Ayesha Omer Headshot

Ayesha Omer, Ph.D.

Ayesha Omer Headshot
  • Postdoctoral Fellow, Center for Advanced Research in Global Communication

Ayesha Omer’s research examines how infrastructure technologies mediate sociopolitical life. Her scholarship combines multimodal ethnographic, archival methods to offer a situated, feminist analysis of the political and ecological effects of global media and communication technologies.

Omer's research lies at the intersection of media, cultural, environmental, and global studies with area foci on Pakistan and China. Her book manuscript, Networks of Dust: Media, Infrastructure, and Ecology along the China-Pakistan Economic Corridor, examines China's infrastructures in Pakistan’s indigenous borderlands, as part of the China-Pakistan Economic Corridor (CPEC) — a flagship project of China’s global Belt and Road Initiative (BRI). This project focuses on critical CPEC infrastructures: Huawei’s fiber optics that link Xinjiang to Islamabad and form a digital borderland in Kashmir’s Himalayas; trade logistics technologies that mediate Gwadar’s deep waters in the Arabian Sea into standing reserve for its port and special economic zone; and data modeling and simulations technologies for coal energy futures in the Thar Desert. Her findings demonstrate that forms of technological extraction of indigenous lifeworlds inevitably produce what locals on CPEC grounds call “dust”. She argues that dust is the counter-imaginary of global connection.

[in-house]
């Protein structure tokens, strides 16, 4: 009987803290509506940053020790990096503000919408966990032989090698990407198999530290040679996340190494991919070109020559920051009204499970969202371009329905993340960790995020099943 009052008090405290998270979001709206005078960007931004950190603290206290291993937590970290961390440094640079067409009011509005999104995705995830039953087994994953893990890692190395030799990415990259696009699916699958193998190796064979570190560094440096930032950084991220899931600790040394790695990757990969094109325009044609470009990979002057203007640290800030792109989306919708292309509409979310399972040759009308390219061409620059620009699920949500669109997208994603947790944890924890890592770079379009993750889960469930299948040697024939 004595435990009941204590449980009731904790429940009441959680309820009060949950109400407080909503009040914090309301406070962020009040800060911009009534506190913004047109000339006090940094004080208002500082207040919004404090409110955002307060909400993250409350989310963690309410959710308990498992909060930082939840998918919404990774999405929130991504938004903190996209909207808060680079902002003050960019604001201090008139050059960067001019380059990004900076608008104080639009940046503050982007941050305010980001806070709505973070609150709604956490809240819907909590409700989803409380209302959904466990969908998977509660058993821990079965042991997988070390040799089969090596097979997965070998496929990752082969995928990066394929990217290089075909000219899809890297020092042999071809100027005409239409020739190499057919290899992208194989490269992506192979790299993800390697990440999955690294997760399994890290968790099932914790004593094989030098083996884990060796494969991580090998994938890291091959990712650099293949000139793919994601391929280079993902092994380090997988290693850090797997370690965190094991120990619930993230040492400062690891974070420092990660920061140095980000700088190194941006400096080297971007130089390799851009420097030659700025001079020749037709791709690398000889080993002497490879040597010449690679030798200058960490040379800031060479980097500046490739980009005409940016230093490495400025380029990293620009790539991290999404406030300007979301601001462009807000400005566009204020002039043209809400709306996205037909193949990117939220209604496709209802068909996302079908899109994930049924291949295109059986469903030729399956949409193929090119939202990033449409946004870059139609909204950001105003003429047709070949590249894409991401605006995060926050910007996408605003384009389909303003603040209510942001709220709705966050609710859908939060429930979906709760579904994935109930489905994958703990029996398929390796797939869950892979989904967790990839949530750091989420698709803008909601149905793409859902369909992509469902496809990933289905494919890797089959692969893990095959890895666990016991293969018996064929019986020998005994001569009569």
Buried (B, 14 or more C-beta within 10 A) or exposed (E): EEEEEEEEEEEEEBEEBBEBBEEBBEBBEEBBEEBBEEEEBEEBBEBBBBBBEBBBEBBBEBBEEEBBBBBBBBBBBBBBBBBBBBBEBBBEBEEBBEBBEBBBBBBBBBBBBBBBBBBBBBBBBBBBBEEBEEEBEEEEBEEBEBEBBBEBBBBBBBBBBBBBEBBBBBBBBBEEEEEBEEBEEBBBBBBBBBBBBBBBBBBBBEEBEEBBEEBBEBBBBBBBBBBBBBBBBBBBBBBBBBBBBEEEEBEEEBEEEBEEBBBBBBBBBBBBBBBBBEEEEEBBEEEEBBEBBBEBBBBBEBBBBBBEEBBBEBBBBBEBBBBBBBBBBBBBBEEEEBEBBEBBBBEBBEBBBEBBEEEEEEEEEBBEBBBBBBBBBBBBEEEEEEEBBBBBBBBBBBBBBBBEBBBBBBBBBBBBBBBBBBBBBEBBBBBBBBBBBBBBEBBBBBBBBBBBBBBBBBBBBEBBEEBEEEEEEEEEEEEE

Omer's research draws on multi-sited ethnographic fieldwork, research in Pakistani state archives, visual analysis of digital Chinese and Pakistani media content, CPEC policy documents, and has been supported by several grants, including the American Association of University Women (AAUW) International Doctoral Fellowship and the Global Dissertation Fellowship at NYU Shanghai. 

Her next research project comparatively examines Huawei’s smart-city infrastructure in Lahore, Pakistan and Lagos, Nigeria. She employs queer, feminist, and environmental justice approaches to analyze how digital mediation informs and reconfigures gendered, eco-political urban life.

She completed her Ph.D. from the department of Media, Culture, and Communication at New York University in summer 2020. From 2020-21, she held a postdoctoral fellowship with the Society of Fellows in the Humanities at the University of Southern California. She has a background in mix-media, public performance art and her creative and academic work has appeared in ArtNowCityscapes, Tanqeed, and Cultural Studies.


  • B.A., Davidson College, 2009
  • M.A. New York University, 2011
  • Ph.D. New York University, 2020

Selected Publications